The controller leverages a pair of 28nm Arm Cortex R5 CPUs as well as a pair of slower co-processors. The R5s are clocked at 733MHz and handle the brunt of the read/write/host interaction, but the CoXProcessor technology helps to offload some of the NAND management firmware code for consistent, sustained performance and fast cache recovery.
With a DRAM-based architecture, the E16 delivers fairly consistent and responsive performance under most circumstances. For FTL buffer space, we find a pair of SK hynix 512MB DDR4 DRAM chips clocked at 1,600MHz, one on each side of the PCB for 1GB total.
When it comes to the flash on the Cardea Ceramic C440, it’s the same stuff one would expect from a 1TB E16-based SSD – Kioxia’s 256Gb BiCS4 96L TLC. The 2TB features denser 512Gb dies. In total, the controller interfaces with the 32 NAND flash dies over eight-NAND channels at speeds of up to 800 MTps. Kioxia’s BiCS is usually the cheapest flash going because of its simple 3D charge trap flash (CTF) design, too.
Each NAND die features two planes for independent access, however 3D flash designs like SK hynix’s 128L and Micron’s 96L TLC both have more complicated and expensive to produce 4-plane designs for even more parallelism. Like Samsung’s current-gen V-NAND, BiCS4 also doesn’t feature periphery circuitry under the flash cell array (PuA/CuA). Instead, its periphery circuitry borders the array, taking up precious X-axis and y-axis die space, hindering bit density a bit.
Additionally, Kioxia uses string stacking to achieve 96 usable data layers. This means that during production, the company stacks two 48L decks on top of one another. For this to work, Kioxia engineered extra selection gates and dummy layers into the design for a total of 109 actual layers. By contrast, Samsung flash only needs 100 layers to achieve 92 data layers in a single stack design.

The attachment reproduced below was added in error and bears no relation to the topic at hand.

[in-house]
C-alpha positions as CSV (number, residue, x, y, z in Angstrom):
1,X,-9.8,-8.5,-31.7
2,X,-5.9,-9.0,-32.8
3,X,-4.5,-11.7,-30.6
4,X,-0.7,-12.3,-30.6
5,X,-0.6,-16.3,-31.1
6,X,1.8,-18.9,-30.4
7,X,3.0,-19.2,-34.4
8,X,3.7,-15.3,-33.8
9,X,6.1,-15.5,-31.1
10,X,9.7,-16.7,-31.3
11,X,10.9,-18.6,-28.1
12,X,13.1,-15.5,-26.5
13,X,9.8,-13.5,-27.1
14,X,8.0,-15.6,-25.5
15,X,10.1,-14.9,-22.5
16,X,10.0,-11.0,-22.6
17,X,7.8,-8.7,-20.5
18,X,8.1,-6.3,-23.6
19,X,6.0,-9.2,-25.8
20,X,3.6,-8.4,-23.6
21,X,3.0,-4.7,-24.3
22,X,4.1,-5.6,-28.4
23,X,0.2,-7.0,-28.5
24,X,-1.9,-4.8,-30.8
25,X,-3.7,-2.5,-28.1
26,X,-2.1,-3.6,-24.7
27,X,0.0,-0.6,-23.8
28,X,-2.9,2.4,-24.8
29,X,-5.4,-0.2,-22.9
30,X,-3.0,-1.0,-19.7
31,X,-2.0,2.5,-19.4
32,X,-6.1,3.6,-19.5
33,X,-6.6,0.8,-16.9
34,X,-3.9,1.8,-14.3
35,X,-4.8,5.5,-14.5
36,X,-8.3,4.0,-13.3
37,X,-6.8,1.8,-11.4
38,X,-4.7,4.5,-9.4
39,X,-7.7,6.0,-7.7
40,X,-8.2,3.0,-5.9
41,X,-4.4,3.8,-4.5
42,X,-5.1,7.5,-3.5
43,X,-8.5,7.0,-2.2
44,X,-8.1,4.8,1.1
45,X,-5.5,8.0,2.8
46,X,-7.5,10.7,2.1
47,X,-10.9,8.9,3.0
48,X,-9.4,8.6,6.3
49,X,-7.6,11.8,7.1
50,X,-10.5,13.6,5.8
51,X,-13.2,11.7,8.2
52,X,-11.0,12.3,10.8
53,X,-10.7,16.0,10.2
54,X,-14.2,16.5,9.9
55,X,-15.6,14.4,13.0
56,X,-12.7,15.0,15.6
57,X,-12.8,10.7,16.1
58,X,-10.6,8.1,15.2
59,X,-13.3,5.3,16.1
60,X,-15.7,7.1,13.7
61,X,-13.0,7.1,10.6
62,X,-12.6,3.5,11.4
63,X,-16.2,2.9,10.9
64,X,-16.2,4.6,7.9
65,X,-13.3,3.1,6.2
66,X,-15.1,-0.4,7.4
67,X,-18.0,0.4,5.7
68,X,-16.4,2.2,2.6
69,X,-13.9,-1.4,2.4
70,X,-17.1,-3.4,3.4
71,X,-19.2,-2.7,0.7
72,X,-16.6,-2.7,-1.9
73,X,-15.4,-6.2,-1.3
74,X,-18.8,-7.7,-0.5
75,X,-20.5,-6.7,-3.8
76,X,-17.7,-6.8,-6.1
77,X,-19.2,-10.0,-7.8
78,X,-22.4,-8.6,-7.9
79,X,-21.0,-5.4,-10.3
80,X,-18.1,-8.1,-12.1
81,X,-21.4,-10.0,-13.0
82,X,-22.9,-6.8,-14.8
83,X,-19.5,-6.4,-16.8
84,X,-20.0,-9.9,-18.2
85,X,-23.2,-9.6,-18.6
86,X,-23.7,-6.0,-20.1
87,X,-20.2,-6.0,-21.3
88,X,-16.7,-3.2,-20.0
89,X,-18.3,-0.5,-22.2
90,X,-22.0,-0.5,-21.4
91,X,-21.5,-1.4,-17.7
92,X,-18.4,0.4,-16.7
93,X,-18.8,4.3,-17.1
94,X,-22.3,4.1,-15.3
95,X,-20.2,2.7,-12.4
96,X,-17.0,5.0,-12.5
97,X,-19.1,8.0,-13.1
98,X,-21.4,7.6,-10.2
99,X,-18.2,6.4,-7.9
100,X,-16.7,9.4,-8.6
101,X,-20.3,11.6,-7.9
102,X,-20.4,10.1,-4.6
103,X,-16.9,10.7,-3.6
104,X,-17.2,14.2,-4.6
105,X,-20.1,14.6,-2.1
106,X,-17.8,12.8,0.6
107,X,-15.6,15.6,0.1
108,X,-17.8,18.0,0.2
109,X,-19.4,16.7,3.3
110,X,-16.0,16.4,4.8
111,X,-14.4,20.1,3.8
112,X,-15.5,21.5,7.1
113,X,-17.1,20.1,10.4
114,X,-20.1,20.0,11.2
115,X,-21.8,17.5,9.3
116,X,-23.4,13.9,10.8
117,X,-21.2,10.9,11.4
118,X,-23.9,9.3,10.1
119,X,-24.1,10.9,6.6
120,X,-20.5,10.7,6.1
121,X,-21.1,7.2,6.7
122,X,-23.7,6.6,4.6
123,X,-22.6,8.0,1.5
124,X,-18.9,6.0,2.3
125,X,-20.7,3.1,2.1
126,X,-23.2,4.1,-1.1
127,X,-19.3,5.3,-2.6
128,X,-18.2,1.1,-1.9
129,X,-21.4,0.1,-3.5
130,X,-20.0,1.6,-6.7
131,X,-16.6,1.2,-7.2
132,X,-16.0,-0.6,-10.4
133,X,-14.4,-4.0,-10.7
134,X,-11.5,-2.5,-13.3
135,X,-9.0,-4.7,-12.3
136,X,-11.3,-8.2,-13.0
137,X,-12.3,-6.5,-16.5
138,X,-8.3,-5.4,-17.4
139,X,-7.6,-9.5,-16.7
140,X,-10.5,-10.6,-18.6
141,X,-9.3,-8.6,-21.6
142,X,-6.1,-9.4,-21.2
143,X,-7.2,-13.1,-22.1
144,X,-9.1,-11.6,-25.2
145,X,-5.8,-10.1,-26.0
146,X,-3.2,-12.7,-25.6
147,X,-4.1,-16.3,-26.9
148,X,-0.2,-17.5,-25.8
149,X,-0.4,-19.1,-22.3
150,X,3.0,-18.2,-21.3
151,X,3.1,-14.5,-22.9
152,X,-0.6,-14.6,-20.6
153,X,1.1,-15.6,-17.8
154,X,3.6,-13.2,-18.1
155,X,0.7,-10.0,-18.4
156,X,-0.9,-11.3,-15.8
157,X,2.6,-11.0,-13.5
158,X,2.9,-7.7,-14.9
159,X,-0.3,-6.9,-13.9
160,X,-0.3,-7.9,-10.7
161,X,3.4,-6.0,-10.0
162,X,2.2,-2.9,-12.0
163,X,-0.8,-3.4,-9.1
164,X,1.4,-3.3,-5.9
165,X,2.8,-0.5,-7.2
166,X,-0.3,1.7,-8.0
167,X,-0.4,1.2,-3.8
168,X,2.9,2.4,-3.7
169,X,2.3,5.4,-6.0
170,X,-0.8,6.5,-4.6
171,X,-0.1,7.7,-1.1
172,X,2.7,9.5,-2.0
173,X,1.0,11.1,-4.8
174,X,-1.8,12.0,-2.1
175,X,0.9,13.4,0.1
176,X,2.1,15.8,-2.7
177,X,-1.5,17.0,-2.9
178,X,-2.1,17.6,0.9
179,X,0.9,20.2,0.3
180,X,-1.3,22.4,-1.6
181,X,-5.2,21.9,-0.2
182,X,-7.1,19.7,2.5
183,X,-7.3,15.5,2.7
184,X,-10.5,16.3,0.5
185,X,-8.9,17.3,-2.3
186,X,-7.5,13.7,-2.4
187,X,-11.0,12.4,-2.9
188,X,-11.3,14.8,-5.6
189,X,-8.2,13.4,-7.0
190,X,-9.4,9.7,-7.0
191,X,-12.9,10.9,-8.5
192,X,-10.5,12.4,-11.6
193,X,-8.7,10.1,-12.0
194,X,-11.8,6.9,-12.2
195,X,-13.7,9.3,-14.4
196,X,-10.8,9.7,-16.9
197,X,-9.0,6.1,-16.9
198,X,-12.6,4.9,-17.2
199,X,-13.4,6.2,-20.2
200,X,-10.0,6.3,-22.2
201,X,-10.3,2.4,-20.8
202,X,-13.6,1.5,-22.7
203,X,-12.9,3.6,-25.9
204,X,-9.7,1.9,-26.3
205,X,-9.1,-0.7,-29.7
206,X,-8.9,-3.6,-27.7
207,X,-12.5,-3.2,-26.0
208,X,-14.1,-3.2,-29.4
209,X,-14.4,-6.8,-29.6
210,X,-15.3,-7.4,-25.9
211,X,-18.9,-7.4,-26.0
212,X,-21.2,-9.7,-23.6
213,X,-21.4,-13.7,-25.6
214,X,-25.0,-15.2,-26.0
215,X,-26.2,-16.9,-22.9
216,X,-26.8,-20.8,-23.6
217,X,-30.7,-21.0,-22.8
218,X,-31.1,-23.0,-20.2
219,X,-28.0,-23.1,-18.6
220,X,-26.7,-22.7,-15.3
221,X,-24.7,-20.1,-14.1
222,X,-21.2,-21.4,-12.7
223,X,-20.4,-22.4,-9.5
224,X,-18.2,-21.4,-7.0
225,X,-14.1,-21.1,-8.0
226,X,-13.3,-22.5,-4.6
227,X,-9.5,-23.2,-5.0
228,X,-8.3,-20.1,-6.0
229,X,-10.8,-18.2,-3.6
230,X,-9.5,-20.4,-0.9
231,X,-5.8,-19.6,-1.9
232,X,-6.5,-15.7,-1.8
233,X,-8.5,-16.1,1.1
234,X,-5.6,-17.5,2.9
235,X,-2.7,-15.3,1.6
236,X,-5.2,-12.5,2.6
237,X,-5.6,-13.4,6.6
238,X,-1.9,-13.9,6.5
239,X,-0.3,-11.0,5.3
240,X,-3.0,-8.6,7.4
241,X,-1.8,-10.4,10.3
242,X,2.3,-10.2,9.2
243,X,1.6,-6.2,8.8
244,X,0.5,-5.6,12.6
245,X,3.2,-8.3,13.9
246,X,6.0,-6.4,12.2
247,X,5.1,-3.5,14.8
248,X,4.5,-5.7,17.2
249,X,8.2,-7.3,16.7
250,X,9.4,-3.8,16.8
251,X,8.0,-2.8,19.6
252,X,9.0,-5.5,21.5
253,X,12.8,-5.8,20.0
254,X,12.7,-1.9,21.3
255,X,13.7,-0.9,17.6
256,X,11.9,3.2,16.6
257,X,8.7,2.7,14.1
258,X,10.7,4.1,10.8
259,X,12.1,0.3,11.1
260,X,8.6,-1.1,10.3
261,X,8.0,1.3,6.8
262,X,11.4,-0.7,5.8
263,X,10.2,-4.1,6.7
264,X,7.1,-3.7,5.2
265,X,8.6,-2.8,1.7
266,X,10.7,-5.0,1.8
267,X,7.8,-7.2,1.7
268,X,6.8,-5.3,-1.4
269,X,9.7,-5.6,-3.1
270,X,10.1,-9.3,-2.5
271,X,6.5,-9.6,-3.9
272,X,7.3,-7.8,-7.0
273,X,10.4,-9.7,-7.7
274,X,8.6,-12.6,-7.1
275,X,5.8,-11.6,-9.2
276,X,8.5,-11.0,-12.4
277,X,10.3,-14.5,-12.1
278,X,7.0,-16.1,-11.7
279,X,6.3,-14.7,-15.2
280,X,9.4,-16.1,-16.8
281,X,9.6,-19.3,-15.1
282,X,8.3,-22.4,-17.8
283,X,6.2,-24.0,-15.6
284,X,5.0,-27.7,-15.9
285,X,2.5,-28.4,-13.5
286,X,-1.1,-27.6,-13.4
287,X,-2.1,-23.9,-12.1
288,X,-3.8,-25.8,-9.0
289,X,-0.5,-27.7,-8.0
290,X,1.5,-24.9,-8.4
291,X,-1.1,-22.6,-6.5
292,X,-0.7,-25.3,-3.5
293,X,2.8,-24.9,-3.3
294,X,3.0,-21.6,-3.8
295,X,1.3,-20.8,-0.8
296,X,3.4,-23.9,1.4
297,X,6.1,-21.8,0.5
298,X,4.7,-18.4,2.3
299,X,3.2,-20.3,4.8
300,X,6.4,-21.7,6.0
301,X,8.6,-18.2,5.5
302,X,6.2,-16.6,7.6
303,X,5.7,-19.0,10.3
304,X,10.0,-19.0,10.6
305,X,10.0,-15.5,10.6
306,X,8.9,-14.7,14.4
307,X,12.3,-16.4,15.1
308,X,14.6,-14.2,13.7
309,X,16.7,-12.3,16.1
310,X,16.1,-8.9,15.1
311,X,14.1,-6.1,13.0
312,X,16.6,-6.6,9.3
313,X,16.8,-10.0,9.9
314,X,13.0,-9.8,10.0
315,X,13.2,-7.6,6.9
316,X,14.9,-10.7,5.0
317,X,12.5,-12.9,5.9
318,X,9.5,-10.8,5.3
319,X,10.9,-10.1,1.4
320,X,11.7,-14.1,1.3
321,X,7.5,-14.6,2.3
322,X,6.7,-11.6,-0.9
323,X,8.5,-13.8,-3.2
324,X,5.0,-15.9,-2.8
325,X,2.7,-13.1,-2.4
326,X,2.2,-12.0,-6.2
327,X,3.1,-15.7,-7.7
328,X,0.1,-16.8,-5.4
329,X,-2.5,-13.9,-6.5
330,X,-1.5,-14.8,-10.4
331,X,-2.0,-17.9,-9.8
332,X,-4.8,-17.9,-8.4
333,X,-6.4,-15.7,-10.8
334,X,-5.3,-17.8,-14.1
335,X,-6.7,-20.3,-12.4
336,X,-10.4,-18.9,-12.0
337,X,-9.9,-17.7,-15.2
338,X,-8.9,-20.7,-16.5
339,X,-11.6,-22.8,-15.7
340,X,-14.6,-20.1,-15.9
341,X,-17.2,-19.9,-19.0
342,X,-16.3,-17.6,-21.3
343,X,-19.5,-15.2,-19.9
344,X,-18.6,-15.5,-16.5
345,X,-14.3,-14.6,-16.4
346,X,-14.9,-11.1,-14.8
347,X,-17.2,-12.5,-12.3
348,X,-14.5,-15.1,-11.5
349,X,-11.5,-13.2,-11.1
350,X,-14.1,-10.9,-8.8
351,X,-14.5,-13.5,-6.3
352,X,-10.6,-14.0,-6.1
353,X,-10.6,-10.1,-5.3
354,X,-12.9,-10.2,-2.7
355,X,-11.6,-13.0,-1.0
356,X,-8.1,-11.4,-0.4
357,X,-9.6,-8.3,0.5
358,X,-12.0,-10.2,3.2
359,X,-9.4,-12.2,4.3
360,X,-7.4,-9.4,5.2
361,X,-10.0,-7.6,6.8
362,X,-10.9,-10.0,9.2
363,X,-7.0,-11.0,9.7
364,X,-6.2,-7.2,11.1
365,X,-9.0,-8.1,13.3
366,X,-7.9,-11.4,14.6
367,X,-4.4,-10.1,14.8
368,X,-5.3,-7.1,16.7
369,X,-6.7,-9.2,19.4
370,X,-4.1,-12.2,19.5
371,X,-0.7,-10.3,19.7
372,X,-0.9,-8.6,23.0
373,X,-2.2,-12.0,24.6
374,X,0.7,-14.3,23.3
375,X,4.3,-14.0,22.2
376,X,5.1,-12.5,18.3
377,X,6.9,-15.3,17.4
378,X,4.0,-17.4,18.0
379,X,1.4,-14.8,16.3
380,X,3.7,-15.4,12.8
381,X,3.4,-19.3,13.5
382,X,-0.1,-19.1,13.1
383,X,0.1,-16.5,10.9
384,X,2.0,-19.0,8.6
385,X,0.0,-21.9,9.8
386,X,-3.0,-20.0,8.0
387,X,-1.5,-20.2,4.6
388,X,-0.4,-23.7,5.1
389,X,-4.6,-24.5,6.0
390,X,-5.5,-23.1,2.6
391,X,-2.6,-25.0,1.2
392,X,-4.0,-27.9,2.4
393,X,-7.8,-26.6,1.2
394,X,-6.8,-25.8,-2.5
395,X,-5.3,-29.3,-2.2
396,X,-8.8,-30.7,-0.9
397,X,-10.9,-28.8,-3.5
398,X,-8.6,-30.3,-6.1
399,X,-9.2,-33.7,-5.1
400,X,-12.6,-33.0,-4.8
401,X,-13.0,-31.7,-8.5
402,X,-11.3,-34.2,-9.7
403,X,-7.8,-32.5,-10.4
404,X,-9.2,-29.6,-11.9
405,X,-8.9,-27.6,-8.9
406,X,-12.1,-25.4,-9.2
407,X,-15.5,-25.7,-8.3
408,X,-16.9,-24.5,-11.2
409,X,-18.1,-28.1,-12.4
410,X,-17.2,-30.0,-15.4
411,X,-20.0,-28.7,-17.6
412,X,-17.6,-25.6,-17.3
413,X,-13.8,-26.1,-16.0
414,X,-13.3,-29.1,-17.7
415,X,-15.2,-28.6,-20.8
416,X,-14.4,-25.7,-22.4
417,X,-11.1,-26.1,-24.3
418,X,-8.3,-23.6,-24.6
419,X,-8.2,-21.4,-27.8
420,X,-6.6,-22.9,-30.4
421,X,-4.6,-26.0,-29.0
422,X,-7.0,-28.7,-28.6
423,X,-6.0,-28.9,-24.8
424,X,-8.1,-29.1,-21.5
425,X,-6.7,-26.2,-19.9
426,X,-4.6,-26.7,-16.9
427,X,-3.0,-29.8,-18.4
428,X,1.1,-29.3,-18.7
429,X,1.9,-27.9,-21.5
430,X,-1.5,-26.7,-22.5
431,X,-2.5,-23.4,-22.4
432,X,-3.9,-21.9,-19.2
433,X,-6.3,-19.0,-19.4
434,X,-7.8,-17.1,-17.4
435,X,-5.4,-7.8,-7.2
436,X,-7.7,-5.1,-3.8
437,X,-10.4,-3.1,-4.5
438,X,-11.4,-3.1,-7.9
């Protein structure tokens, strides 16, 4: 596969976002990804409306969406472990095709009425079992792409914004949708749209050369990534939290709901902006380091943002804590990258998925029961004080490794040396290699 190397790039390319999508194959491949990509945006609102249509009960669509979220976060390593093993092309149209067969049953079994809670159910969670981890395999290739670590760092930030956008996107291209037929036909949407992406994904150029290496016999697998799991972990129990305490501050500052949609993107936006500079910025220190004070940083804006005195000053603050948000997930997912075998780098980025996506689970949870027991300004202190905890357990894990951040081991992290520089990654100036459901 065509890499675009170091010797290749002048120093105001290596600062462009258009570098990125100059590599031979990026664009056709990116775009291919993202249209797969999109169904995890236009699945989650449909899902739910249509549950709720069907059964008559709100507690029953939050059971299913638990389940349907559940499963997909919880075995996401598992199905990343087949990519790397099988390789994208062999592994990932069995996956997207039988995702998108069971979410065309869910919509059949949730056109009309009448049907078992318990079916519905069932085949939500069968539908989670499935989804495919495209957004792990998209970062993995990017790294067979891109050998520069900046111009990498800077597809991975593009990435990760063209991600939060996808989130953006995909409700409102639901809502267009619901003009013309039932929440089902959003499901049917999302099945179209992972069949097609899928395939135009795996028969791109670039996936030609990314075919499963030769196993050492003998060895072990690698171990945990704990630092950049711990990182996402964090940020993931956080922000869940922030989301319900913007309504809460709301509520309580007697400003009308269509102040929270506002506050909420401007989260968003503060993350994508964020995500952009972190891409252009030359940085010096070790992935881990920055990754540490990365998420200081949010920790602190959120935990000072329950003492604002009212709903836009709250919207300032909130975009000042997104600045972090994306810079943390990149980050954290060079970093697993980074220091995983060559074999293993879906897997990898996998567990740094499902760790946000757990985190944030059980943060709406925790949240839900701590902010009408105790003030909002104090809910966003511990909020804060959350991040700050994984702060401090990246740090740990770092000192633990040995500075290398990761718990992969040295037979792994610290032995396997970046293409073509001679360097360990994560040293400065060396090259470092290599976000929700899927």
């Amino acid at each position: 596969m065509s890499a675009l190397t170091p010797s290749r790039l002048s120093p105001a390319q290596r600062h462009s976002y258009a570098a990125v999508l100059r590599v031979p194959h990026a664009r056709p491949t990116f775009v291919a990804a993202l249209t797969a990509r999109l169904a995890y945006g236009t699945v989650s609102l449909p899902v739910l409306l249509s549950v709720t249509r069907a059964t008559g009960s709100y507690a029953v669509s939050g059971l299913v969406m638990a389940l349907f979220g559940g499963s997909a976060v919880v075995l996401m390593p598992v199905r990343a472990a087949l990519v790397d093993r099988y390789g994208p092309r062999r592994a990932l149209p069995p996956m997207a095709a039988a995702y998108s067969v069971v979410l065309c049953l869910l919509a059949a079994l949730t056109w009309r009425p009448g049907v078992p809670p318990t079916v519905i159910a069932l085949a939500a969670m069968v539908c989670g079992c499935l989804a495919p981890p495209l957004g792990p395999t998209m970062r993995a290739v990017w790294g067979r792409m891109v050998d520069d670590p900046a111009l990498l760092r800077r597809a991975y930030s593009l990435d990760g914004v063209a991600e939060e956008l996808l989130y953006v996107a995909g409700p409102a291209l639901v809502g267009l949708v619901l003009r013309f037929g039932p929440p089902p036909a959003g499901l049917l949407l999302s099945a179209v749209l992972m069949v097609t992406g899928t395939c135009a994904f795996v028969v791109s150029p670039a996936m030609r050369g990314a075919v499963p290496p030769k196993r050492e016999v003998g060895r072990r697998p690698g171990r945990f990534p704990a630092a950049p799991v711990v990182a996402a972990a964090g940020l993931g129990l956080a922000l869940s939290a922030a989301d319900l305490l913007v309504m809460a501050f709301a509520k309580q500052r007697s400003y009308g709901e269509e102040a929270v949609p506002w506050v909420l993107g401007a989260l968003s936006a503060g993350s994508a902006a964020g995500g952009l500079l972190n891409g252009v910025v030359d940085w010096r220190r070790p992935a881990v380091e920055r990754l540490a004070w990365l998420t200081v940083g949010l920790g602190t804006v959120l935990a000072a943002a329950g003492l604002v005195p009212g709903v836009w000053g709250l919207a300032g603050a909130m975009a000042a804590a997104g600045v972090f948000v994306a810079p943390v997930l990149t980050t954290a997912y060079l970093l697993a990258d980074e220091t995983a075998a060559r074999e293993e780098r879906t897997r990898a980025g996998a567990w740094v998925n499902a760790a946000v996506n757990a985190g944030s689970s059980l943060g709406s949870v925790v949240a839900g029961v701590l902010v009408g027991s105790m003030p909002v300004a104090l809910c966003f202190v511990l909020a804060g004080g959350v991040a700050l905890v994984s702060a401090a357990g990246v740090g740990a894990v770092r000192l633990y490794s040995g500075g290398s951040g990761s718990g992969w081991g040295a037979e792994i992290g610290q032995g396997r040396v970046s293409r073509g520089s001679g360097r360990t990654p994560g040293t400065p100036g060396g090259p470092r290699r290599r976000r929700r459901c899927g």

I think it shouldn't be a minus in that case. I for one never cared about RGB or colors, they sit inside a computer case which nobody stares while i am using my pc. I can't even see it if i wanted to , while using my pc.. I guess it's like showing off with your car these days, anyway.
So maybe aesthetic concerns should be highlighted in a different way? Maybe a blue :D color text? So people know it's highly subjective rather than data based.
I disagree. While this point is subjective on the buyer, the thing is most M.2s, let alone high-end SSDs come with black PCBs. Even PSUs have black PCBs and they are well hidden. I would argue that it's not just a personal opinion, it's objective considering the state of the market at this point. Considering an M.2 like this will have to do without the mobo heatsink, the blue sticks out like a sore thumb for anyone who cares about tying together the looks of their build. Many enthusiasts tend to buy cases with glass panels/windows to see the insides, which is why RGB has blown up.
It doesn't matter to those pinching pennies, sure, but if you're paying a premium for a Gen4 SSD already, why wouldn't you want a PCB that actually matches the rest of your system? The company's own entry-level models even sport black PCBs. For a high-end option to not feature it, there is no excuse, it's a con for me. Also, most people I have spoken to about it agree that when it comes to actually making a purchase decision, they will more often than not opt for an SSD with a black PCB more than blue or green. Besides, the cost difference is under a dollar per piece from what I remember for DRAM. M.2s are even smaller, so the cost difference is minimal, especially, once again, for an already high-end built SSD with a heat spreader tacked on.
It has been in part my consistent complaining about non-black PCBs for years since SSDs first released that has pushed manufacturers to implement black PCBs in the first place. ;)
Edited to note: This article reports a peak controler temp of 80℃ v.s. 85℃ on the 980 Pro. I would guess that the thermal conductivity of the thermal pad is a limiting factor.